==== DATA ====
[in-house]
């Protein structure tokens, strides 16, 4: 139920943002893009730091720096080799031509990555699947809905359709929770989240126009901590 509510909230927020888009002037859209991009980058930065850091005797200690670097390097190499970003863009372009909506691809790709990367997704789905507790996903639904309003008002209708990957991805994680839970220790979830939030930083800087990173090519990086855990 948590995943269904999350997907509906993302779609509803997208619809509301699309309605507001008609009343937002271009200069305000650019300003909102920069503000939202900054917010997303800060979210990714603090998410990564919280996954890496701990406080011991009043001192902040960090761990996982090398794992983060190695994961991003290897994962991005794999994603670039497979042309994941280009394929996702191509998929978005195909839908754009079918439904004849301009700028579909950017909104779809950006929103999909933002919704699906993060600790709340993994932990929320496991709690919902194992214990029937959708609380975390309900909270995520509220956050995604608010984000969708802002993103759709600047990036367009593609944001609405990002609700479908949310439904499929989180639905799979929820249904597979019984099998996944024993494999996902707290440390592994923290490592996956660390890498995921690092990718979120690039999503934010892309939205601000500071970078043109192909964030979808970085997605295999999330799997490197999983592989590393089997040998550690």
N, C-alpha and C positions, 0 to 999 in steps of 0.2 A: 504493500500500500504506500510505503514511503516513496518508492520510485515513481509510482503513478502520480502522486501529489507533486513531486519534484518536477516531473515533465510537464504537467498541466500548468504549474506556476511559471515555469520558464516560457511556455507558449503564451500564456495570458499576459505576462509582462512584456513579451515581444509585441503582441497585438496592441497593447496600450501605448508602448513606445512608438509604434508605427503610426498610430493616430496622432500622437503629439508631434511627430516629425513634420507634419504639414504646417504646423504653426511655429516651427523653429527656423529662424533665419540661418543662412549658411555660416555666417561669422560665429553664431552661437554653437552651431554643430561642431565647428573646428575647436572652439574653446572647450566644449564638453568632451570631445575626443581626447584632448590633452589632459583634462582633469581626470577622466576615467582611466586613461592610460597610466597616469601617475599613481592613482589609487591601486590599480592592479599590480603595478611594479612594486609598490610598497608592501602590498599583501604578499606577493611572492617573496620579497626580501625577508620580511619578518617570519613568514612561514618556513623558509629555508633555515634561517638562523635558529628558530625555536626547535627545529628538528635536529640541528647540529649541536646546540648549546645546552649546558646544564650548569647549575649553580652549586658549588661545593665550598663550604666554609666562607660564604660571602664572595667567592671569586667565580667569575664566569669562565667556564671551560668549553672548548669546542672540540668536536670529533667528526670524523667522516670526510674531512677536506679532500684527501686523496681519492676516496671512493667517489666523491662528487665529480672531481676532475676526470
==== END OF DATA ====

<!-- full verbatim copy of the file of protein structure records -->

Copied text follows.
[in-house]
């Protein structure tokens, strides 16, 4: 139920943002893009730091720096080799031509990555699947809905359709929770989240126009901590 509510909230927020888009002037859209991009980058930065850091005797200690670097390097190499970003863009372009909506691809790709990367997704789905507790996903639904309003008002209708990957991805994680839970220790979830939030930083800087990173090519990086855990 948590995943269904999350997907509906993302779609509803997208619809509301699309309605507001008609009343937002271009200069305000650019300003909102920069503000939202900054917010997303800060979210990714603090998410990564919280996954890496701990406080011991009043001192902040960090761990996982090398794992983060190695994961991003290897994962991005794999994603670039497979042309994941280009394929996702191509998929978005195909839908754009079918439904004849301009700028579909950017909104779809950006929103999909933002919704699906993060600790709340993994932990929320496991709690919902194992214990029937959708609380975390309900909270995520509220956050995604608010984000969708802002993103759709600047990036367009593609944001609405990002609700479908949310439904499929989180639905799979929820249904597979019984099998996944024993494999996902707290440390592994923290490592996956660390890498995921690092990718979120690039999503934010892309939205601000500071970078043109192909964030979808970085997605295999999330799997490197999983592989590393089997040998550690």
N, C-alpha and C positions, 0 to 999 in steps of 0.2 A: 504493500500500500504506500510505503514511503516513496518508492520510485515513481509510482503513478502520480502522486501529489507533486513531486519534484518536477516531473515533465510537464504537467498541466500548468504549474506556476511559471515555469520558464516560457511556455507558449503564451500564456495570458499576459505576462509582462512584456513579451515581444509585441503582441497585438496592441497593447496600450501605448508602448513606445512608438509604434508605427503610426498610430493616430496622432500622437503629439508631434511627430516629425513634420507634419504639414504646417504646423504653426511655429516651427523653429527656423529662424533665419540661418543662412549658411555660416555666417561669422560665429553664431552661437554653437552651431554643430561642431565647428573646428575647436572652439574653446572647450566644449564638453568632451570631445575626443581626447584632448590633452589632459583634462582633469581626470577622466576615467582611466586613461592610460597610466597616469601617475599613481592613482589609487591601486590599480592592479599590480603595478611594479612594486609598490610598497608592501602590498599583501604578499606577493611572492617573496620579497626580501625577508620580511619578518617570519613568514612561514618556513623558509629555508633555515634561517638562523635558529628558530625555536626547535627545529628538528635536529640541528647540529649541536646546540648549546645546552649546558646544564650548569647549575649553580652549586658549588661545593665550598663550604666554609666562607660564604660571602664572595667567592671569586667565580667569575664566569669562565667556564671551560668549553672548548669546542672540540668536536670529533667528526670524523667522516670526510674531512677536506679532500684527501686523496681519492676516496671512493667517489666523491662528487665529480672531481676532475676526470